Judge rules against mental incompetence, will preside over Dennis DeMartin juror misconduct trial
12:31 PM, Sep 27, 2013
11:38 PM, Sep 27, 2013
WEST PALM BEACH, Fla. -- Attorneys for Dennis DeMartin, the juror charged with contempt of court after the DUI manslaughter trial of John Goodman, may file a motion to declare the former juror mentally incompetent after 15th Judicial Circuit Chief Judge Jeffrey Colbath denied their initial request on Friday.
During an afternoon hearing at the Palm Beach County Courthouse, Colbath also denied a request from defense attorneys that would have removed him from presiding over the case.
Robert Gershman and Joe Walsh, the attorneys, had argued that Colbath's "present conduct, coupled with his prior statements about Defendant ("antics," "marginally credible witness" who is "recklessly indifferent to the truth in answering questions ... lacks candor, sincerity and an appreciation of the sacred role a juror plays in the judicial system)," would not allow DeMartin to receive a fair hearing or trial before Colbath.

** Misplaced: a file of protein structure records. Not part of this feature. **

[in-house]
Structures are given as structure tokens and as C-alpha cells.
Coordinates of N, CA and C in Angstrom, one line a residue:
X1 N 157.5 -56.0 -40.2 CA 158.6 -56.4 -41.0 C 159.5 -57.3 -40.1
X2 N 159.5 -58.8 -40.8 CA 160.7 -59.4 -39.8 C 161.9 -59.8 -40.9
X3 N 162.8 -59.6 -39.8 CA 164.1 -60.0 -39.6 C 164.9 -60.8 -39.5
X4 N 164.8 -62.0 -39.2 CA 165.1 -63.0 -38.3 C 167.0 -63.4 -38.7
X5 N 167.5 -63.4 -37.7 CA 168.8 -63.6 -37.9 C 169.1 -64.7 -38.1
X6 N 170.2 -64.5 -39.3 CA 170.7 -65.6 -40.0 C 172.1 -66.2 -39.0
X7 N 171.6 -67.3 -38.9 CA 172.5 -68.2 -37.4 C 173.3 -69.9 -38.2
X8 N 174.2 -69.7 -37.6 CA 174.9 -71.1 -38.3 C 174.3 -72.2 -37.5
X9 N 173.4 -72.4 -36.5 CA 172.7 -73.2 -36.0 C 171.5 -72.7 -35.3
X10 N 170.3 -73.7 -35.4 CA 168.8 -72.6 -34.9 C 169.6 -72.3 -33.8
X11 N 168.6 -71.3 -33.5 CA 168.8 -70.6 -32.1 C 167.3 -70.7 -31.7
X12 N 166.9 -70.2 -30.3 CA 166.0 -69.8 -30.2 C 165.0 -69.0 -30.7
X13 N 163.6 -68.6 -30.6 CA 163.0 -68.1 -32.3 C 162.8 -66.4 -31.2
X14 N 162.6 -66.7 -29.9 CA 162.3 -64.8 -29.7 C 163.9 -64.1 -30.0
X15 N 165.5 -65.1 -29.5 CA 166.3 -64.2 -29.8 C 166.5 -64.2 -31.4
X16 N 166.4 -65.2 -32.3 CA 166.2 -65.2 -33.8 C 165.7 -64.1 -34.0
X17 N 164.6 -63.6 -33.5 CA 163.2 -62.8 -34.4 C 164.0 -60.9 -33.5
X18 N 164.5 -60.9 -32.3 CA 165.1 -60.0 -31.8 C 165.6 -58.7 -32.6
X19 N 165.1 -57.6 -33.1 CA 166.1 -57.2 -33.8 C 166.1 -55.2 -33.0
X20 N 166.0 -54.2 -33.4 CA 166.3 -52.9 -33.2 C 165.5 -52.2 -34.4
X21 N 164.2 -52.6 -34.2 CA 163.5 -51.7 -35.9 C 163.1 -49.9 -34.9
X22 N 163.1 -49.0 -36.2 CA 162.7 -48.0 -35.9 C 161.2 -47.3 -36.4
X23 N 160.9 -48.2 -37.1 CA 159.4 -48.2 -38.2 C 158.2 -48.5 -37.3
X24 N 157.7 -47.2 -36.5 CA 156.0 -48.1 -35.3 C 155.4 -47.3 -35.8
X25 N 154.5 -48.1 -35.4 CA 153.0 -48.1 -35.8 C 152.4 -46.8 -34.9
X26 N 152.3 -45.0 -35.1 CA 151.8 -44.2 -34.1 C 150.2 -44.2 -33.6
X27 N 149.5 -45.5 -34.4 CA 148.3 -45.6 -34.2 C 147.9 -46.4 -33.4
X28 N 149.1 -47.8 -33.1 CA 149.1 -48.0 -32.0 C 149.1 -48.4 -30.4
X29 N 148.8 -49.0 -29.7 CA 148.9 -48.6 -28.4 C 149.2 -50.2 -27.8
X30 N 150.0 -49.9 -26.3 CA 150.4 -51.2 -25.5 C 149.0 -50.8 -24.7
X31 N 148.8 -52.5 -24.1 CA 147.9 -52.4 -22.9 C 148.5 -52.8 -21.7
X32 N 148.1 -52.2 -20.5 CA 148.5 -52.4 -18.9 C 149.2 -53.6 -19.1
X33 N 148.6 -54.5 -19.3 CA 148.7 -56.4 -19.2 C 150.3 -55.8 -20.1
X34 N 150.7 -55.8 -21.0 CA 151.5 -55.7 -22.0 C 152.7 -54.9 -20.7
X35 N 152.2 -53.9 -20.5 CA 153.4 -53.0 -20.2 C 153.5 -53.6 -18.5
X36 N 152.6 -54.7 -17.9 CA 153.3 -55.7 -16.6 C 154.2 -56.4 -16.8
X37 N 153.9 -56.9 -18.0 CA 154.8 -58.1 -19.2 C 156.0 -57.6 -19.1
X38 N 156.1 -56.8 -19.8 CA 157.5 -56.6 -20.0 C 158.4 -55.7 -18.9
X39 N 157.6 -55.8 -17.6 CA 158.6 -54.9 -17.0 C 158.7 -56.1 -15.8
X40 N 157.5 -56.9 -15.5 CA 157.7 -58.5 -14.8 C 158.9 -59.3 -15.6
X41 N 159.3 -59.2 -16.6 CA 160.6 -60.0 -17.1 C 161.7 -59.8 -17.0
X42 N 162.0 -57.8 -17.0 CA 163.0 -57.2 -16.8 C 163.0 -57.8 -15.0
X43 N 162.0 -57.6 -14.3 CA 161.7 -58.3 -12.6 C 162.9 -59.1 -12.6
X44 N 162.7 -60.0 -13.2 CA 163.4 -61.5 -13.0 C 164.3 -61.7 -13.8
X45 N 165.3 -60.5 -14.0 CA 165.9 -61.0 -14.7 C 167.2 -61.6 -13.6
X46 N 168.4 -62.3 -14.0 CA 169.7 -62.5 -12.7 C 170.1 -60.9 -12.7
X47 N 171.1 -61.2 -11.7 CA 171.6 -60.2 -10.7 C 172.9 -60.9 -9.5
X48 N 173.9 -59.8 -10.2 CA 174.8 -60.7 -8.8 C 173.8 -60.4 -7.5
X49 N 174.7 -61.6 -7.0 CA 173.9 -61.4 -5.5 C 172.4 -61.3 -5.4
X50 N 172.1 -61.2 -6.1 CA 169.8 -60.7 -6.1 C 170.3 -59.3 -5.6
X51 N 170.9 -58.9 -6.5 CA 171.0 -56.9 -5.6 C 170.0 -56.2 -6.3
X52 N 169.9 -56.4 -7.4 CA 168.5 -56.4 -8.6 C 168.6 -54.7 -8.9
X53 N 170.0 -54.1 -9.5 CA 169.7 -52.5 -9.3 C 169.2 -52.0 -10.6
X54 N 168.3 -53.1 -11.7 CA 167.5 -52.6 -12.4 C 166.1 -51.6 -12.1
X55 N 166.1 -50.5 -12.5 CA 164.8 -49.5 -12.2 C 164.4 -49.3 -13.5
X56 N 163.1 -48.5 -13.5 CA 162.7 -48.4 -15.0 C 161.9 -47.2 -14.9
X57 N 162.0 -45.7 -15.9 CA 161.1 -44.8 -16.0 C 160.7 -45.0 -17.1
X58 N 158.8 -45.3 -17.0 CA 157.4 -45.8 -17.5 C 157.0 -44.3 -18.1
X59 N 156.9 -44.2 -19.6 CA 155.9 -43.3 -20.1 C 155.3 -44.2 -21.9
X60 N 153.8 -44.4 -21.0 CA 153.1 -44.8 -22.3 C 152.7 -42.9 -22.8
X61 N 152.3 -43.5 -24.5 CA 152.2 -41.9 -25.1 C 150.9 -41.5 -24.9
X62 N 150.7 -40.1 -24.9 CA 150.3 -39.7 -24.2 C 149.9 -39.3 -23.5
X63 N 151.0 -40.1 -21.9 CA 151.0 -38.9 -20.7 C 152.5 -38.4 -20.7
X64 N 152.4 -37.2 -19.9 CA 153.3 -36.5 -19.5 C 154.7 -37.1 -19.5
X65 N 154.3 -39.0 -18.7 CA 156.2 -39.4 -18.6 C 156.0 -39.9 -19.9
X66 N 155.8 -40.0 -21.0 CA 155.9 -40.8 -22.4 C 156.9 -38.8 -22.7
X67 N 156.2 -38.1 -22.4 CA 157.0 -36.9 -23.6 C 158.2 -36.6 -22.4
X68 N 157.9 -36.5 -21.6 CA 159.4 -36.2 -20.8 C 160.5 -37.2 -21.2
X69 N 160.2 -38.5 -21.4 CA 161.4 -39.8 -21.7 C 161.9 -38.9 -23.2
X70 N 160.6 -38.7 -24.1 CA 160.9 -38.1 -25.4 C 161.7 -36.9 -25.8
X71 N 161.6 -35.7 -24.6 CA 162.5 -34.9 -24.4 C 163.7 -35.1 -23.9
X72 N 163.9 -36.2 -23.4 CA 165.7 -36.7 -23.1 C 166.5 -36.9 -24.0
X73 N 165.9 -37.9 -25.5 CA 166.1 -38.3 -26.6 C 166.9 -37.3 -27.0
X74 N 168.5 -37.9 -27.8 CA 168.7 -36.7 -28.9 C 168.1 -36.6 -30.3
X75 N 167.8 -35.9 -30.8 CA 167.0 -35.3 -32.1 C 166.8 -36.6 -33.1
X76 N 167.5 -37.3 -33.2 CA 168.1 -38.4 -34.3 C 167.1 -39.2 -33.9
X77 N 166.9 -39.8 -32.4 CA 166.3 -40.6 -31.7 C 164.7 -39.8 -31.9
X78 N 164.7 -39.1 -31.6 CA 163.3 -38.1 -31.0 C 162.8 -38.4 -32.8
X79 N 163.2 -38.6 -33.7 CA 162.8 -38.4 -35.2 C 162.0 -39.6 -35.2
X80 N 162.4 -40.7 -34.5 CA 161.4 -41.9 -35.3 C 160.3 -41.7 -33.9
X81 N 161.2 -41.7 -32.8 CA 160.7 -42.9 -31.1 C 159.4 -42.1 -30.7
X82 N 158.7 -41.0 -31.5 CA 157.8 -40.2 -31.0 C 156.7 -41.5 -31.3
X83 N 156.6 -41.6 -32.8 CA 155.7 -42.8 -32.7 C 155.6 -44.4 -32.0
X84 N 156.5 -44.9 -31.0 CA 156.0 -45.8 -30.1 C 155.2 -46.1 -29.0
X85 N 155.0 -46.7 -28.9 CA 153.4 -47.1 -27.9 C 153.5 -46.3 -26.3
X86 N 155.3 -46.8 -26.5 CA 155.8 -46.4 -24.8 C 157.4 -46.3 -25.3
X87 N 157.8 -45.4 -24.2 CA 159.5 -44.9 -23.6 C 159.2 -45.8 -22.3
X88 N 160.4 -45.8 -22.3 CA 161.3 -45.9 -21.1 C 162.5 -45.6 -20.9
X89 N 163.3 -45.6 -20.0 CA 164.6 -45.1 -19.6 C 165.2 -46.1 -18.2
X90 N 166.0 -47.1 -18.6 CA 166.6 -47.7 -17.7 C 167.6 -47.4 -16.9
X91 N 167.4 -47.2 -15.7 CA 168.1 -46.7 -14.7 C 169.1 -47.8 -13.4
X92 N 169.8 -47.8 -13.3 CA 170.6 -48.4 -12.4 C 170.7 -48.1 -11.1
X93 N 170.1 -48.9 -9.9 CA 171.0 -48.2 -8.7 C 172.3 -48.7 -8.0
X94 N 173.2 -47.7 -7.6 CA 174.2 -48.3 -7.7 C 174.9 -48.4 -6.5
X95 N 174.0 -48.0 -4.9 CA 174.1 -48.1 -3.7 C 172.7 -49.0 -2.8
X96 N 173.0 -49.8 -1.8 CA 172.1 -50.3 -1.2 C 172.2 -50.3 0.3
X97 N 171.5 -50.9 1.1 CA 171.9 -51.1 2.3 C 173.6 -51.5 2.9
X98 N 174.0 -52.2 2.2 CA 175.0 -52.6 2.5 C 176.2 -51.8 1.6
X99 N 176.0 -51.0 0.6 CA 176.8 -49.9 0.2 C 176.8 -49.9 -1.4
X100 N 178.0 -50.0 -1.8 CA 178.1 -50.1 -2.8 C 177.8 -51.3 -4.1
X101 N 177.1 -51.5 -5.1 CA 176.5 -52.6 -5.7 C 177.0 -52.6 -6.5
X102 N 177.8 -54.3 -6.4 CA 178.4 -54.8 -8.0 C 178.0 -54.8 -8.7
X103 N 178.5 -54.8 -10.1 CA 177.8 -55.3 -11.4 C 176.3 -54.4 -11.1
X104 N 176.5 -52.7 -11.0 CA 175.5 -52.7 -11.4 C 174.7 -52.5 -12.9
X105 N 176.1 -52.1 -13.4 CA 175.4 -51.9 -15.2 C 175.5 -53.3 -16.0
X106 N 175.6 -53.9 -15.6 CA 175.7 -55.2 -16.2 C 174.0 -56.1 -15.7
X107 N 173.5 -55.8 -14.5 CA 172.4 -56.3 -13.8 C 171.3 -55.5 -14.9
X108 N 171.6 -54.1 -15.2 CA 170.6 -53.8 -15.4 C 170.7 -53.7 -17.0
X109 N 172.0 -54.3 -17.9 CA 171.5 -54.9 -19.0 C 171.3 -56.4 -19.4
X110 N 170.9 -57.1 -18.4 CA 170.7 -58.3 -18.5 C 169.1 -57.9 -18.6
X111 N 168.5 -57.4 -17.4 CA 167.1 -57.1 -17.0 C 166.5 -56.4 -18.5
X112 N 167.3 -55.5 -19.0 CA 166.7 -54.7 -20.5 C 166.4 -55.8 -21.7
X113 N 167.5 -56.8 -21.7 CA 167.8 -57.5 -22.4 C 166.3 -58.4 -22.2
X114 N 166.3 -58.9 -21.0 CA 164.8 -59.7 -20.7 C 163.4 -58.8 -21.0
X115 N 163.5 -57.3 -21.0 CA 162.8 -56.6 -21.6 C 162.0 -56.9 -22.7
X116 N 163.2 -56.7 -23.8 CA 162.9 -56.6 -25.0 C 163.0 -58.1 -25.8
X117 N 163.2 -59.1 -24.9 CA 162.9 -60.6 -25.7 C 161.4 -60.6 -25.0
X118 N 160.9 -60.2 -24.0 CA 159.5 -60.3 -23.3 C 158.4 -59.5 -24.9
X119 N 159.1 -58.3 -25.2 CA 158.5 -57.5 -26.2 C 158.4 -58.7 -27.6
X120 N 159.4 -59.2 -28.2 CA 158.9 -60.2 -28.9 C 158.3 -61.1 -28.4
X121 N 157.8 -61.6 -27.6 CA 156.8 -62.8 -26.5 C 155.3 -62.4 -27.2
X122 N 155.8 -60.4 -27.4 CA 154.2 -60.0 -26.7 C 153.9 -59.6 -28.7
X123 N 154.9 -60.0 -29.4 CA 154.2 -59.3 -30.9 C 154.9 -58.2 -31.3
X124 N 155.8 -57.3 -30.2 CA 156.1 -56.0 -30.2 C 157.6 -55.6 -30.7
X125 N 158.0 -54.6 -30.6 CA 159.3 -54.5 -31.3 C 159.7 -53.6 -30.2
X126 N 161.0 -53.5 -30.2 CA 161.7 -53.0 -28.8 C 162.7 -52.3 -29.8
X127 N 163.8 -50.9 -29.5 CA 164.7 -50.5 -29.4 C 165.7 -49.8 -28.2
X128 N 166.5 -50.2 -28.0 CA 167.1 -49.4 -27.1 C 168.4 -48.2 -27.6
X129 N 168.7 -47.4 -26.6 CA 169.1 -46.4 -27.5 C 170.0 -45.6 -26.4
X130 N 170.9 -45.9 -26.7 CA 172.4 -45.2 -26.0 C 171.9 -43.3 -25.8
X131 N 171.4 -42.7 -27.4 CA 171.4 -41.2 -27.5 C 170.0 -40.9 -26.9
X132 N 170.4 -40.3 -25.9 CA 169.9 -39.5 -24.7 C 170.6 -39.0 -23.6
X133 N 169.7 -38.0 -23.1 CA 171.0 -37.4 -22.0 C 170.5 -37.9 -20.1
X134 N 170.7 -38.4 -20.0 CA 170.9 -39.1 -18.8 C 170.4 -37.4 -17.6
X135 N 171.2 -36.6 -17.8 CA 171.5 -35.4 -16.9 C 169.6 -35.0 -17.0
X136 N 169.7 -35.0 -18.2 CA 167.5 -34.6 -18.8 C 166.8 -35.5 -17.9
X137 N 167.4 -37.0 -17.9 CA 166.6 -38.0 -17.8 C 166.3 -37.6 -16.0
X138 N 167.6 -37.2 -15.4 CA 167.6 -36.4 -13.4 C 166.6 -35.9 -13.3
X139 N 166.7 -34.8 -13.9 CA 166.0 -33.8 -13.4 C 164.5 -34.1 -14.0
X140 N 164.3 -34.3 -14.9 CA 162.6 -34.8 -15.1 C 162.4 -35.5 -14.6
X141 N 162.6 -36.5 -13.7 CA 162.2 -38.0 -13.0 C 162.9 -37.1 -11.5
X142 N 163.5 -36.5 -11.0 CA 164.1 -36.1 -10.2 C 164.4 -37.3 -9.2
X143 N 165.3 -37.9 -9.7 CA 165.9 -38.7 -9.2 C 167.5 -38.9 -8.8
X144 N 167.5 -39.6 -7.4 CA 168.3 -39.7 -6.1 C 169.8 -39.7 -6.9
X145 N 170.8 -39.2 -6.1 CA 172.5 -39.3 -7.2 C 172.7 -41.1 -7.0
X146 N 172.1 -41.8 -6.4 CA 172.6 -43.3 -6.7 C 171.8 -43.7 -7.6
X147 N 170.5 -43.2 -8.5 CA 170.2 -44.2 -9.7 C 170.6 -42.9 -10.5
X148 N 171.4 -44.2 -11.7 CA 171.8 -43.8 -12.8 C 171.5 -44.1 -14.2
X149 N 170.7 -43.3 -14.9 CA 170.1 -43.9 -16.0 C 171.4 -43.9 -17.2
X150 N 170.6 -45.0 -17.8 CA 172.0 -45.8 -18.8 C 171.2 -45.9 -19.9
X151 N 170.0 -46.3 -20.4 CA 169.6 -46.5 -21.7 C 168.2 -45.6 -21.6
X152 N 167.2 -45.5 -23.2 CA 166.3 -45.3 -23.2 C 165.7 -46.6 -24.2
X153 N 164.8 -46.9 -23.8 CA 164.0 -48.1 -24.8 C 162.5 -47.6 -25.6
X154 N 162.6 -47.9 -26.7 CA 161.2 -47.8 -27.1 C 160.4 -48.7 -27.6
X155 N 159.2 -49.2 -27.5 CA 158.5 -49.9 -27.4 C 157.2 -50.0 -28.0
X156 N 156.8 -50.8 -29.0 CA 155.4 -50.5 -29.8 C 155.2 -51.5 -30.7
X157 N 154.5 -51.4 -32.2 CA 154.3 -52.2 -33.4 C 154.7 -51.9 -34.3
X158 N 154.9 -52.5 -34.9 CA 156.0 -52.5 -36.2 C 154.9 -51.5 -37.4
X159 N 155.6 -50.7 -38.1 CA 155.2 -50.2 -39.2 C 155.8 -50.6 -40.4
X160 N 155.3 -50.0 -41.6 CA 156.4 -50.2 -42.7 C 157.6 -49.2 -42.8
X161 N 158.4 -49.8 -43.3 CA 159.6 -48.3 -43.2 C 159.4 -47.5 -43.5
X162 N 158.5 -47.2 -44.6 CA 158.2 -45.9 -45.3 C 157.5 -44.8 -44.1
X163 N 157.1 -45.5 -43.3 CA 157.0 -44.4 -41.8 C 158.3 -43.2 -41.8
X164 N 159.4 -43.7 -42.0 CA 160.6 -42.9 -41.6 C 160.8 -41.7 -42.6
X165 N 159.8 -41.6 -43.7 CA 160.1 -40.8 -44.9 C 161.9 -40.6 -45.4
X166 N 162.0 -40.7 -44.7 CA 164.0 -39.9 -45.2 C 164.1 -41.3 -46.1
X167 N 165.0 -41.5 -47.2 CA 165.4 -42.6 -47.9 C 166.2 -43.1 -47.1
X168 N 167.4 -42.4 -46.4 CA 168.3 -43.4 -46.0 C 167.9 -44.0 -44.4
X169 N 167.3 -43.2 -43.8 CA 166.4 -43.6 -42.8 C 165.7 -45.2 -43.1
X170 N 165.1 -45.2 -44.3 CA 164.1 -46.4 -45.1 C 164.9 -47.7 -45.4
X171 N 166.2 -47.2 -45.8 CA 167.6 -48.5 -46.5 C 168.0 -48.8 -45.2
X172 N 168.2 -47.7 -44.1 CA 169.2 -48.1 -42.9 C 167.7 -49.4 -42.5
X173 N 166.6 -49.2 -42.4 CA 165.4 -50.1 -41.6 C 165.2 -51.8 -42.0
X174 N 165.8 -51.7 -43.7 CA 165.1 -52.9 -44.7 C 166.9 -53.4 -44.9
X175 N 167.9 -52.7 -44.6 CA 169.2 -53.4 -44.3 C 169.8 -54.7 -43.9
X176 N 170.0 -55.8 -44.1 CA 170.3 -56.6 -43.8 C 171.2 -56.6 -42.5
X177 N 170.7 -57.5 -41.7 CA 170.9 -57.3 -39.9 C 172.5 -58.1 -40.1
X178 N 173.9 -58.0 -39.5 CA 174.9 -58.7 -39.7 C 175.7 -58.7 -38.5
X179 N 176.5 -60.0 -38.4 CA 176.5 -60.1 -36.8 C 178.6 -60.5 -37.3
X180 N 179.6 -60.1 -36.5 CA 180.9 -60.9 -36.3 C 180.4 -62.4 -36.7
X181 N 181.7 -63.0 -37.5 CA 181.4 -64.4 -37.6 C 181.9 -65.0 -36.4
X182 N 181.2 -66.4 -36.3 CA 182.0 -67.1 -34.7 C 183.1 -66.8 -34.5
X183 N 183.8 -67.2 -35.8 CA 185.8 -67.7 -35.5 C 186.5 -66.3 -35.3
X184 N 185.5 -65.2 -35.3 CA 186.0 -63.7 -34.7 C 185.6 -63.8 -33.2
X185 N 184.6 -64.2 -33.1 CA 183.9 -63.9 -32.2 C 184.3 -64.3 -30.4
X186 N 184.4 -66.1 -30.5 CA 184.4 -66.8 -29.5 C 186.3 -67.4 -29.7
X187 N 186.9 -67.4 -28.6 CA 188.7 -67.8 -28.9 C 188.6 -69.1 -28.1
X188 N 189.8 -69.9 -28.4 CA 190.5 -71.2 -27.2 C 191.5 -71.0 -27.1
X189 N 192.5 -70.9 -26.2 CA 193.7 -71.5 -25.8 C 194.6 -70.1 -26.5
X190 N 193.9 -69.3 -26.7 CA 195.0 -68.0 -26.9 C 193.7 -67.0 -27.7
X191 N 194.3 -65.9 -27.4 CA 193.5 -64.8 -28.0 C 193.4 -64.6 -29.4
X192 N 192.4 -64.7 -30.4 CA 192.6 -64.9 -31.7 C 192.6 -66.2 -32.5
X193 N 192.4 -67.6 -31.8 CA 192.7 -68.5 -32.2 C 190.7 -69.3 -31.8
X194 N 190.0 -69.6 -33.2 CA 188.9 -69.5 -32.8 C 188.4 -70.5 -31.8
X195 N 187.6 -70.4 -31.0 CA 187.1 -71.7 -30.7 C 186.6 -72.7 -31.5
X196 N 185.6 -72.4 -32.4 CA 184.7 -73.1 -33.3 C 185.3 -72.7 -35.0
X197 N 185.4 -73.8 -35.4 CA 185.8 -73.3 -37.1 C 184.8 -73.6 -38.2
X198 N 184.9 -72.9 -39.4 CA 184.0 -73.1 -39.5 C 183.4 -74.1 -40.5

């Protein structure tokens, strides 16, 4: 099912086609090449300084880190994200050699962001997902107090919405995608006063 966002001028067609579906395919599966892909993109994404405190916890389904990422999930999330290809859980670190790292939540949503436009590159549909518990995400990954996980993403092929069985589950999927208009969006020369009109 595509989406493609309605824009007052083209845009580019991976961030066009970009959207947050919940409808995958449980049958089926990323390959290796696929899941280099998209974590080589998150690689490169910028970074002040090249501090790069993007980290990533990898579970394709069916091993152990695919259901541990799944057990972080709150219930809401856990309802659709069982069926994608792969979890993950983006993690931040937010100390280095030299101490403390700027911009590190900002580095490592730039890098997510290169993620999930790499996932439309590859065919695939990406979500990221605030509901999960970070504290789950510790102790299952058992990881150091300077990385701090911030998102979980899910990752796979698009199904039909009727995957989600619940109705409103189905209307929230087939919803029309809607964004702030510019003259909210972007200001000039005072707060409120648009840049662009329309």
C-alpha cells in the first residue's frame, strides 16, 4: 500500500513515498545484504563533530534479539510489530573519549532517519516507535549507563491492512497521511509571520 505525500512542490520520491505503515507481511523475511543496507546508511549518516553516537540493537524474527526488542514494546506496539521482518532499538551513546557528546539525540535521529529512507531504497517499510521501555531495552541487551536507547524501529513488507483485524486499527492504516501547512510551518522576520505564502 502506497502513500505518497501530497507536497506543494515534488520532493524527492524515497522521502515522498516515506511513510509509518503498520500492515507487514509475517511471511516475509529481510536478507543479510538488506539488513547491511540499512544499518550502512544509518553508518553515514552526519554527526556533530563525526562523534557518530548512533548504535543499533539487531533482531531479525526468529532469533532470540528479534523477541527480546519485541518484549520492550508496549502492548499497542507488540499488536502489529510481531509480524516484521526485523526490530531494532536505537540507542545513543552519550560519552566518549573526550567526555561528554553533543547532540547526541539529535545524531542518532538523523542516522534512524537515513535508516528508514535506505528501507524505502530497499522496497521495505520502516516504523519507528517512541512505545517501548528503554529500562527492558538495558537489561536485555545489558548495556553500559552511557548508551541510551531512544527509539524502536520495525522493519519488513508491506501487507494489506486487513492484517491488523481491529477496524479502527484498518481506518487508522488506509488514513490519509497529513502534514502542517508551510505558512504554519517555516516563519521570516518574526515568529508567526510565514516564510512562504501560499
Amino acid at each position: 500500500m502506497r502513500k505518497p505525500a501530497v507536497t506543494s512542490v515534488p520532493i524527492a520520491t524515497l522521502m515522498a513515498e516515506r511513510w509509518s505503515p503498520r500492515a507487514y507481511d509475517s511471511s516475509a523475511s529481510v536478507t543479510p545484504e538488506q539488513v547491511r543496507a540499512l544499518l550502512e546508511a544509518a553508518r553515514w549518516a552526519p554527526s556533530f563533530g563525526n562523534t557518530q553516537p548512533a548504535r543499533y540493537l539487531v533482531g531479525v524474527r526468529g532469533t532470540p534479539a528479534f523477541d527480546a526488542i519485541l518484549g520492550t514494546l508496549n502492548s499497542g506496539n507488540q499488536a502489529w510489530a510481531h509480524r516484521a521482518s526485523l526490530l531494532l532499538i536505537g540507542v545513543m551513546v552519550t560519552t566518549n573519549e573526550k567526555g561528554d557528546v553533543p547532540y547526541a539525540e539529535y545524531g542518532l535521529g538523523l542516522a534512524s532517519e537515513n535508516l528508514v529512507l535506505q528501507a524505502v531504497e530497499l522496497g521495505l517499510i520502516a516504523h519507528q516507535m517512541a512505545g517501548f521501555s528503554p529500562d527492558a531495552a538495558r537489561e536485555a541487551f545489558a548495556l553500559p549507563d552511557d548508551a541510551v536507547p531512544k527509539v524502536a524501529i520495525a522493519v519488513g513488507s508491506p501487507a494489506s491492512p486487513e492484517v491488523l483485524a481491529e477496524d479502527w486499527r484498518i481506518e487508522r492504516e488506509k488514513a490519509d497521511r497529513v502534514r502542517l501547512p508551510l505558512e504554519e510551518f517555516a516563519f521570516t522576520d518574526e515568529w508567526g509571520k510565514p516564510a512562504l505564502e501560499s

Colbath has not decided whether sworn statements made by DeMartin made during the trial would be considered during the contempt of court trial, which begins on Monday.
"I mean, I think it's more, "I say tomato, you say tomato," Walsh said. "I mean, we certainly filed notice that Mr. DeMartin requires ... being evaluated by experts. And, that is really what the rule does. It allows for a person to be able to assist his counsel in a hearing. And, right now, we have a serious concern about that."
A panel of six jurors, including DeMartin, had convicted Goodman of DUI manslaughter in connection with the death of University of Central Florida student Scott Wilson in 2012.
Earlier this year, Colbath vacated Goodman's conviction after DeMartin admitted that he conducted a drinking experiment before jury deliberations.
DeMartin was also alleged to have hidden a former wife's DUI arrest from attorneys and Colbath.
Gershman and Walsh said they planned to ask the 4th District Court of Appeal to drop the charge against DeMartin.